“If we have a panel that has 308 isolates in it, and then we have a cocktail of phage that can routinely infect more than 95% of that 308 panel, we have a drug that’s comparable to the standard of care,” Garofolo says.

Locus’ approach seems to be paying off. One product, a phage therapy cocktail for urinary tract infections caused by E. coli, is undergoing a Phase 2/3 clinical trial. Another “is knocking on the door” of clinical trials. Garofolo estimates that two more phage products will be ready within the next two years.

Getting Big

In “Phage Therapy in the Year 2035,” Pirnay’s patient survives the infection after printing a synthetic phage that clears out his pathogen. His life-threatening illness had been identified and treated within the comfort of his own home, dispelling any lingering uncertainty about the utility of phage therapy. But, it had not always been this way. As Pirnay wrote, adopting a reflective stance from the year 2035: “The medical world had taken a while to realize that phage therapy did not need to be identical to antibiotic therapy.”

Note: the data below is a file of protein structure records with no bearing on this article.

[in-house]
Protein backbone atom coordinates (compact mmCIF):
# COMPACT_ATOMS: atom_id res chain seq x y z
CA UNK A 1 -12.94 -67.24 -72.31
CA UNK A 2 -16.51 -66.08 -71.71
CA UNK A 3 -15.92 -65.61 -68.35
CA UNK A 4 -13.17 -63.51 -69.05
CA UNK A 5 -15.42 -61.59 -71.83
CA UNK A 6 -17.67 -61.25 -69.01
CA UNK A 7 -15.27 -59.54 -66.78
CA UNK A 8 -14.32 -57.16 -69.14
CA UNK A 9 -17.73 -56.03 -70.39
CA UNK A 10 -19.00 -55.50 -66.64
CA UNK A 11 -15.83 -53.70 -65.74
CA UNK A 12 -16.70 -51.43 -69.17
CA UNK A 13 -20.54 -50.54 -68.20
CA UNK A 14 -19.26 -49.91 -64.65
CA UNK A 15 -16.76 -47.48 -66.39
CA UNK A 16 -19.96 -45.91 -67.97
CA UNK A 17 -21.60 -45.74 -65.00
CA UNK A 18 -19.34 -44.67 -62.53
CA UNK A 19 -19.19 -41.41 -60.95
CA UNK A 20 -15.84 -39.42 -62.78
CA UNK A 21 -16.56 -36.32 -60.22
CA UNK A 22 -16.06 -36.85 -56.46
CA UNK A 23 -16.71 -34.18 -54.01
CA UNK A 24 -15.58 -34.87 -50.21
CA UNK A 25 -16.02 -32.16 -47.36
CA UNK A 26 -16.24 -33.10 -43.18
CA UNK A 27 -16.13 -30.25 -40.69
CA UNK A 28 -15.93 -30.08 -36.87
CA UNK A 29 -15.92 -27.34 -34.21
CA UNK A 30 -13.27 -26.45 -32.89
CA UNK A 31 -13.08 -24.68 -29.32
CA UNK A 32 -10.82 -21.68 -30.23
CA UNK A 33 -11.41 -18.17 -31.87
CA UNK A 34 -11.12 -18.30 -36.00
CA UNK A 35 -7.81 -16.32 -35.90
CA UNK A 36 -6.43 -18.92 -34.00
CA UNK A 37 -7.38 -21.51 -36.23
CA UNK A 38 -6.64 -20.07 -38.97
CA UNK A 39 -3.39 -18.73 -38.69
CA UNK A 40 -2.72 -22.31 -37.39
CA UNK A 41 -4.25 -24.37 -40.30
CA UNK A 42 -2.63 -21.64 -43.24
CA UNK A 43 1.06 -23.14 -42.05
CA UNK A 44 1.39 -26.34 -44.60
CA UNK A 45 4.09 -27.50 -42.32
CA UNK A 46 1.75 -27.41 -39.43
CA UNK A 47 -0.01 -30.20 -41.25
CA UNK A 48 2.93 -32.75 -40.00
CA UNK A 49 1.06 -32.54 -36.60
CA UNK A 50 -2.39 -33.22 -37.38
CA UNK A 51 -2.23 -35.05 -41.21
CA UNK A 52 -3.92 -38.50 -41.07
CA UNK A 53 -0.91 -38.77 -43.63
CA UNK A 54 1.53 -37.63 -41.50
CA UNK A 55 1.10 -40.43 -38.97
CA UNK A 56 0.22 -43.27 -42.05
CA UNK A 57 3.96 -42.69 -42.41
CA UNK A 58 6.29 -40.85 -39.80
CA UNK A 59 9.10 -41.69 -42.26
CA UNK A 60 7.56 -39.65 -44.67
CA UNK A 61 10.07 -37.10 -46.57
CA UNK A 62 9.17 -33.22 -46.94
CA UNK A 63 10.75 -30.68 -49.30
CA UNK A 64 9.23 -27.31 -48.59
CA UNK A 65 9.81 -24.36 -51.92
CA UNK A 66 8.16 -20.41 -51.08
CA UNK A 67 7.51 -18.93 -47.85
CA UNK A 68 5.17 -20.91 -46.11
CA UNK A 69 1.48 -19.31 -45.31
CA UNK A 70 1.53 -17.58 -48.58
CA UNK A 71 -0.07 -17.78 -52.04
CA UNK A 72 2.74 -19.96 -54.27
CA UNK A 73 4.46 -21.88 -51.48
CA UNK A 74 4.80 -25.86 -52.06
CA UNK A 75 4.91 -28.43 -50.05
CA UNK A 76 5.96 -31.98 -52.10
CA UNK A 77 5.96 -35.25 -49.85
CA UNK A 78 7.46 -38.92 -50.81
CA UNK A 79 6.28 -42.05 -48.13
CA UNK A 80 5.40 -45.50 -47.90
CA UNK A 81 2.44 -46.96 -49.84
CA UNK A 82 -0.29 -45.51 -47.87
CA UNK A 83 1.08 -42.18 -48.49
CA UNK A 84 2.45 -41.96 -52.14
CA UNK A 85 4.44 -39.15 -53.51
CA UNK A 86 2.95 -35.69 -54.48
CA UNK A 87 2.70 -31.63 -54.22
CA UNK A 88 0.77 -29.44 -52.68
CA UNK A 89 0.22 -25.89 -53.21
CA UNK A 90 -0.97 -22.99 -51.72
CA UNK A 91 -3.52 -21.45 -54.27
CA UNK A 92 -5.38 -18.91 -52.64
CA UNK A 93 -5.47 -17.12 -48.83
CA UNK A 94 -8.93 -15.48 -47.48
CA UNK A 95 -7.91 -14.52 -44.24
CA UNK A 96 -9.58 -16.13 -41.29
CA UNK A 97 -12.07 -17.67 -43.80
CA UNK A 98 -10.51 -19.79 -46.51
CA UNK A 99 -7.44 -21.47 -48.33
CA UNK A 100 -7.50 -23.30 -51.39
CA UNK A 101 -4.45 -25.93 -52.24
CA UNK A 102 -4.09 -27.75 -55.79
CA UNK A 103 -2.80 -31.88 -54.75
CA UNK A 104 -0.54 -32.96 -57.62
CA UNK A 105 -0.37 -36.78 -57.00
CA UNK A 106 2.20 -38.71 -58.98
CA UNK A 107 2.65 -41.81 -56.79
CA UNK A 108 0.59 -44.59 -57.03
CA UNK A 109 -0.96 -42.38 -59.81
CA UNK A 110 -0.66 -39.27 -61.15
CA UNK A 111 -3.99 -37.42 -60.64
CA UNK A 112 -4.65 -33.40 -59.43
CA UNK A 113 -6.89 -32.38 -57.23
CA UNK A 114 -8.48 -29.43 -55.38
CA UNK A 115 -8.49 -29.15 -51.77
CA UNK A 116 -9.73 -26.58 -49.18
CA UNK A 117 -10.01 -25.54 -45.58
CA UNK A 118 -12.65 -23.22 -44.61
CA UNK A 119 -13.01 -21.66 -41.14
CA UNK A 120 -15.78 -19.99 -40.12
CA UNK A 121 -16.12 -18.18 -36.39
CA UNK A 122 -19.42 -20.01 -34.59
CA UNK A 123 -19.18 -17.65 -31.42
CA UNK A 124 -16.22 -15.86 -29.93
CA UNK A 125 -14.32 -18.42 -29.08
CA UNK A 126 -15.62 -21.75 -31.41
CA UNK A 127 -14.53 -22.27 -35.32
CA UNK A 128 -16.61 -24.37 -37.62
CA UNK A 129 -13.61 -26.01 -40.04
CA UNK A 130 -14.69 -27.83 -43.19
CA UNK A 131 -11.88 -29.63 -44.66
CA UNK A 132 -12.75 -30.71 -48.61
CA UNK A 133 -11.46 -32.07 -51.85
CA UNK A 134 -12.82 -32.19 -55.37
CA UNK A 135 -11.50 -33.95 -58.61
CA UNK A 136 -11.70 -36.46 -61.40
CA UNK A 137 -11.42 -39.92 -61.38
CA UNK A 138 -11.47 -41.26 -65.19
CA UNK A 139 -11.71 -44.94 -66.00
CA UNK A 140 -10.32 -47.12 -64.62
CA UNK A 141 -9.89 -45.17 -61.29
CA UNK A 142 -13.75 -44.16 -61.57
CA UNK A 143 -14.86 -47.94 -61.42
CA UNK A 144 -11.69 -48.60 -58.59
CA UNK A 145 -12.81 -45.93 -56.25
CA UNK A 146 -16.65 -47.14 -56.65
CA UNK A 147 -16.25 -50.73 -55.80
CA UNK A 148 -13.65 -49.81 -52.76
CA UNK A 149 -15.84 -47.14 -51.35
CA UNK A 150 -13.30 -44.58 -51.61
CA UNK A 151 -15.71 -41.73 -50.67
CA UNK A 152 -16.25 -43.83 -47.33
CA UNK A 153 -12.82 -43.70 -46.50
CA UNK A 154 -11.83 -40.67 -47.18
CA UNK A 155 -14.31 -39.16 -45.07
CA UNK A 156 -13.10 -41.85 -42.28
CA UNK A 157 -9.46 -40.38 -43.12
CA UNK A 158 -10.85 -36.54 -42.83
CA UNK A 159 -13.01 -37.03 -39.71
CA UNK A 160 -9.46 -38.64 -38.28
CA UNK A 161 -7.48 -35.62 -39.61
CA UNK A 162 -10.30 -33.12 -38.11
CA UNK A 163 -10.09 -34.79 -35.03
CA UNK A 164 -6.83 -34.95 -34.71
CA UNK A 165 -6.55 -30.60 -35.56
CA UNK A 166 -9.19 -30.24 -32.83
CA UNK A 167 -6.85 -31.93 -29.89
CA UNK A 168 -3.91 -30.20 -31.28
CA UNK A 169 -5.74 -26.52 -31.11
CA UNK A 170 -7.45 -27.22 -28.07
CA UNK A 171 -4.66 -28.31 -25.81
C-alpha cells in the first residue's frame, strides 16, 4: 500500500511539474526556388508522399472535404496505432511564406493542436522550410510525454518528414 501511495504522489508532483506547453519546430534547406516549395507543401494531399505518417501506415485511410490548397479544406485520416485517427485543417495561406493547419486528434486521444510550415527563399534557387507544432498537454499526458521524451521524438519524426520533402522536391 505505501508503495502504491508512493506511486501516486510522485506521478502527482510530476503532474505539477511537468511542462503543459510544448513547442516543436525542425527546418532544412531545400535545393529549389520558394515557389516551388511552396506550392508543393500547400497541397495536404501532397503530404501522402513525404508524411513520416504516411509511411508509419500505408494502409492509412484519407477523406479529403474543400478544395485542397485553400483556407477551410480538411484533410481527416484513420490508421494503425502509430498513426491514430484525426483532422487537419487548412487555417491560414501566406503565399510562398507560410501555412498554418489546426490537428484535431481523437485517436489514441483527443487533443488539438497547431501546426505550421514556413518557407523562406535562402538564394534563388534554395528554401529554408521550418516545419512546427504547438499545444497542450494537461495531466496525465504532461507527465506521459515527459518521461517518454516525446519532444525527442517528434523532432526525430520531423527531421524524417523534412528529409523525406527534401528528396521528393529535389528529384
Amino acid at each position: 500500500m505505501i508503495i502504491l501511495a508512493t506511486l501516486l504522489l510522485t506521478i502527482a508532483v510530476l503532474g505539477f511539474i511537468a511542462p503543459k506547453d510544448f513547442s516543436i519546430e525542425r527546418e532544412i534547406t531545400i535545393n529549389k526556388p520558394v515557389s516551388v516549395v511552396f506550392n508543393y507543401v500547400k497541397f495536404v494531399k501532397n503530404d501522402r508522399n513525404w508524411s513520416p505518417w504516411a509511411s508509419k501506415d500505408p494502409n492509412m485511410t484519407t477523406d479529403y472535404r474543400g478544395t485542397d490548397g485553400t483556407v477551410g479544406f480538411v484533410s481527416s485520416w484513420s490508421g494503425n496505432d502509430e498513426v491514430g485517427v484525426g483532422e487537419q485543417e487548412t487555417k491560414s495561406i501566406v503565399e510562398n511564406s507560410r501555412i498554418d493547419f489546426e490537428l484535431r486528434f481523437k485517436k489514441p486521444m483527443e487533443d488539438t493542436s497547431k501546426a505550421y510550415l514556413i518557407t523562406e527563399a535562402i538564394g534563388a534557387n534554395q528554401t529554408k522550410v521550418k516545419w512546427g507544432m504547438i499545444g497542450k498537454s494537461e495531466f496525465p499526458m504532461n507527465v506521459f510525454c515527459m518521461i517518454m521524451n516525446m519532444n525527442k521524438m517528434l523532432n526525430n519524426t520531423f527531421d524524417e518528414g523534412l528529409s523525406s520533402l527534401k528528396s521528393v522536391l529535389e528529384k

Locus is attempting to turn a profit before it revolutionizes phage therapy as we know it. Still, Garofolo envisions a not-so distant future where the tools of synthetic biology shake up the basic science to create shelf-stable, hyper-effective phages. He says researchers could begin freeze-drying phage cocktails (a process known as lyophilization) as soon as Locus gets approval on a liquid drug. The process, in theory, would prevent co-evolution and genetic drift by suspending phages in a shelf-stable formula. Eventually, bacteria may still evolve to evade a fixed cocktail, but it’s unclear how many years that would take. Regulators have signaled that they would allow a phage therapy cocktail “to drift with the drift of the bacteria,” Garofolo says, letting manufacturers swap out individual phage components as they become out-of-date.